In popular culture depictions of Vikings are often portrayed as tall with long hair, wearing horned helmets and wielding axes and swords. Aspects of this image are true: Vikings did have long hair that was usually reddish or blond. Yet the common conception that braids were popular in Viking culture is not entirely accurate.
Some Vikings—young women in particular—may have worn braids. However, braids were likely not the most common hairstyle for most Vikings. By examining statues and texts discovered from the Viking era, it appears that most Norse warriors wore their hair short, making braids fairly uncommon.
Other hairstyles existed in Norse culture. For example, certain Viking men often wore their hair at shoulder-length, and their haircuts likely differed between social classes. This article will review the current knowledge of how Viking wore and styled their hair.
Are you curious about what the Vikings looked like? See What Did the Vikings Look Like? to learn what scientists believe about what their faces, hairstyles, clothing, skin color, and more.
The Importance of Hair in Viking Culture
Unfortunately, not many sources exist, which can tell us how Vikings kept their hair. Researchers of the Viking age have examined ancient texts, carvings, and statues, in an attempt to learn more about Viking hygiene and Viking daily life in general.  Nonetheless, the evidence suggests that the Norse took good care of their hair.
From recovered artifacts, historians have determined that hygiene and grooming were very important in Norse society. Some of the most common relics left over from the Viking age are grooming tools, including hair combs. 
Vikings also practiced frequent bathing and would comb their hair at least once per day.  Some researchers have speculated that combs were used for the control of lice and nits.  (Also see What Hairstyles Did Vikings Have?)
Yet this hypothesis is unconfirmed; few microscopic studies have been performed on Viking artifacts, and what studies have been done did not yield conclusive results. It could be that Vikings simply liked having their hair combed.
Additionally, notable Vikings throughout the centuries mentioned hair in their epithets. Harld Fairhair and Sweyn Forkbeard were both Viking men of royalty, with mentions of their hair in their bynames. 
For hair to be included in Viking titles, hair must have had a high degree of importance in the Norse society.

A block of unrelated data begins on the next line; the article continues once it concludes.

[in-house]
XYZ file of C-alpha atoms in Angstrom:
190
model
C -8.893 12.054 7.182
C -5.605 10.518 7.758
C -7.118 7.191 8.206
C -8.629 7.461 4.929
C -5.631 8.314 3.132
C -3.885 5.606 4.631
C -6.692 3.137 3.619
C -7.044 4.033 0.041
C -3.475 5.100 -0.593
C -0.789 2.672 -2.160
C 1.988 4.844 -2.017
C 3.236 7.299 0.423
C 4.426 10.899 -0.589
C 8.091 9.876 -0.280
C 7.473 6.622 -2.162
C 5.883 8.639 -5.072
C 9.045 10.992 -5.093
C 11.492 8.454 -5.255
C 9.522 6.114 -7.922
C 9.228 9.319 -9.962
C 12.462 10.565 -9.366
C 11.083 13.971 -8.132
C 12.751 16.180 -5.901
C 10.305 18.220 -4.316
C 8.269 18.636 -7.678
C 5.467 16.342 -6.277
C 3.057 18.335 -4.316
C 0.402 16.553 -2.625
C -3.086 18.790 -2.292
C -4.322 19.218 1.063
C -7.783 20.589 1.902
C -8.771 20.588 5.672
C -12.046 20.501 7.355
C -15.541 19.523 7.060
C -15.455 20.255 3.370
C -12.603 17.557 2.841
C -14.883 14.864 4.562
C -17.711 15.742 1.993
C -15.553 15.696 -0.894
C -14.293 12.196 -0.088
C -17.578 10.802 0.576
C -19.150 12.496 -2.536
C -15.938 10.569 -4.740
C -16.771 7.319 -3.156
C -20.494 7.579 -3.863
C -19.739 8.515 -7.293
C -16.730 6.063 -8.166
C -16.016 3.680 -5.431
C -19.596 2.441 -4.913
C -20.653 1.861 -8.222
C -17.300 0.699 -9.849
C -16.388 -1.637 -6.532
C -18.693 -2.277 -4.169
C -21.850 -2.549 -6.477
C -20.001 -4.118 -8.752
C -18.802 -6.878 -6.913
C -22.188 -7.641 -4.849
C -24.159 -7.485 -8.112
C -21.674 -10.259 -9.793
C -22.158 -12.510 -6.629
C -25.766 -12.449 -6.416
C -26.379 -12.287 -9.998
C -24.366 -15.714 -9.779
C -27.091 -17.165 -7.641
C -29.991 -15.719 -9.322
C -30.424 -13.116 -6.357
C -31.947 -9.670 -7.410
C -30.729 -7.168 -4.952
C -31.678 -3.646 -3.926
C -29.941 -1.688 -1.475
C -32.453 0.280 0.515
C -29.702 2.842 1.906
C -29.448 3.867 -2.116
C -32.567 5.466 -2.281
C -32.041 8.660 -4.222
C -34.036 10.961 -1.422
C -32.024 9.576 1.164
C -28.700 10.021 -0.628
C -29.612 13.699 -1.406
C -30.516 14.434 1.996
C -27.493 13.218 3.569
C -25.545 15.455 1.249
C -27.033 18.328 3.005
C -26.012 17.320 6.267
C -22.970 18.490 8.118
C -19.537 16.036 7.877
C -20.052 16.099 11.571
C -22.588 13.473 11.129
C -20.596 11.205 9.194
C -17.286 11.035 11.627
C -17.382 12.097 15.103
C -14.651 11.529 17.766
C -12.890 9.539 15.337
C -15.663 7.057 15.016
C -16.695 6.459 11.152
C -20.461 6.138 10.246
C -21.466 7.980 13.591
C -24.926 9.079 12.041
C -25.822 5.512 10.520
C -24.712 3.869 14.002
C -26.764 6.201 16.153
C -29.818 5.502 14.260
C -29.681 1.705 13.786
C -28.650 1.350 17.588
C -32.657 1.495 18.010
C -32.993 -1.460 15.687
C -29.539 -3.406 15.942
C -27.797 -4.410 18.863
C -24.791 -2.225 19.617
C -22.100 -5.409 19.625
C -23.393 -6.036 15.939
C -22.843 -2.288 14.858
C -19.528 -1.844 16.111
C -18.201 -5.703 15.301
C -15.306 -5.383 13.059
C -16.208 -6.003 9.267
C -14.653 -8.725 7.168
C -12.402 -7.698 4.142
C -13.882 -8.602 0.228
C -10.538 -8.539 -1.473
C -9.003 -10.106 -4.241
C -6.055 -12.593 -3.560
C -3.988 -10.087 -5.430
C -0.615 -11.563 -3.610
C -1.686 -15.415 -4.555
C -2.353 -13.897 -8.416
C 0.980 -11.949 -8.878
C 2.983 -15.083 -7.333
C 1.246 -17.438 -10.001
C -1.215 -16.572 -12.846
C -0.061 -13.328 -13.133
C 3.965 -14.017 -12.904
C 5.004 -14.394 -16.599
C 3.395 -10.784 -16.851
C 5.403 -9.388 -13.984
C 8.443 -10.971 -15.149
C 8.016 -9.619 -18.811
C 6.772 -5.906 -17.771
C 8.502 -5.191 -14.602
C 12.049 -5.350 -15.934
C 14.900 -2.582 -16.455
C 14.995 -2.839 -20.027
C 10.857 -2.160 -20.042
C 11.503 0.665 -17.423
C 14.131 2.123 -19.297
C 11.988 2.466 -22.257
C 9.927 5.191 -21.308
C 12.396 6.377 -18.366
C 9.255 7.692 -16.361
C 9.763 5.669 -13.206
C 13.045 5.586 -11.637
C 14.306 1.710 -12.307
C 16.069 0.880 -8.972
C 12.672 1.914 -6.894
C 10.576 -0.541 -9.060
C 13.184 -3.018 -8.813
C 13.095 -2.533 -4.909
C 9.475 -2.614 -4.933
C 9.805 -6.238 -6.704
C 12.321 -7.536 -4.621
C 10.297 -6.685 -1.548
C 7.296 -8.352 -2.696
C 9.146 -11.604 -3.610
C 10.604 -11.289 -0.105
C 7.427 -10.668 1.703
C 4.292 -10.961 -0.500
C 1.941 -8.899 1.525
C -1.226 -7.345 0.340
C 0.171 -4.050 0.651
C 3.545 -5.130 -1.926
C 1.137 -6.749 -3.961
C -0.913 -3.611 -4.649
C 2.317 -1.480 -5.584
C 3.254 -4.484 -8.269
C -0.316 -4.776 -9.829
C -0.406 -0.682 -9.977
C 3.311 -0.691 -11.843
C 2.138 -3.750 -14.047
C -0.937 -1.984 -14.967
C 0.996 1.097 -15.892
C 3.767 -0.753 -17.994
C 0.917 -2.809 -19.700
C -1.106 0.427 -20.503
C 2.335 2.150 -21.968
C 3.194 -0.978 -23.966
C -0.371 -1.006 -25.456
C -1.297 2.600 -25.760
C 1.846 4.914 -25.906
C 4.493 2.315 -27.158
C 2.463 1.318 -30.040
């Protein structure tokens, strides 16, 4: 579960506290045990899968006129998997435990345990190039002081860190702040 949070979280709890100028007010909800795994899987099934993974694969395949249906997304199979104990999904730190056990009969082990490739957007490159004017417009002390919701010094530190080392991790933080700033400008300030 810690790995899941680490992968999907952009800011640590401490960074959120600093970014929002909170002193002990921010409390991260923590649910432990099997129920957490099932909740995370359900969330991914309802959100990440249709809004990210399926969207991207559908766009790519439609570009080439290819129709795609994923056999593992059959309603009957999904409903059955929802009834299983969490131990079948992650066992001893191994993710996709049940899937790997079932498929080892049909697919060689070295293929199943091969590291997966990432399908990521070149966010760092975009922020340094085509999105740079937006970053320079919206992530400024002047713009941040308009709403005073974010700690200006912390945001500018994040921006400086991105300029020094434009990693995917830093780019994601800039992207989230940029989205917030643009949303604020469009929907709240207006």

Viking hairstyles were both functional and practical. See Did the Vikings Wear Dreadlocks? to learn more.
In contemporary media, Viking hair is often shown as twisted into long braids or elaborate knots. However, Viking hairstyles probably did not conform to how we imagine them today.
Hairstyles differed between classes and professions. A true warrior Viking, one who explored and raided in Viking longships, probably wore his hair short on the back of his head and long in the front, in a kind of reverse mullet. 
Louise Kæmpe Henriksen, a historian at the Viking Ship Museum in Roskilde, states that “from picture sources, we know that the Vikings had well-groomed beards and hair. The men had long fringes and short hair on the back of the head.” Fringes likely refer to bangs. 
This style would have been the most convenient in battle, to prevent enemies from grabbing a Viking’s hair. Additionally, Vikings would have been able to wear their helmets more comfortably by keeping their hair short in the back.
For other professions in Norse society, men reportedly wore their hair long, at least to shoulder-length.  According to Mary Wilhelmine Williams, another historian of Viking culture, men would brush their hair back from their faces and secure it with a silk band, or sometimes a band of silver or gold. 
Bleaching was also a common practice among Vikings. While Northern Scandinavian Vikings tended to be naturally blonde, Danish Vikings were darker-haired and could be red-heads or brunettes.  Darker haired Vikings would use a lye bleaching agent to stain their hair and beards a lighter, straw-color.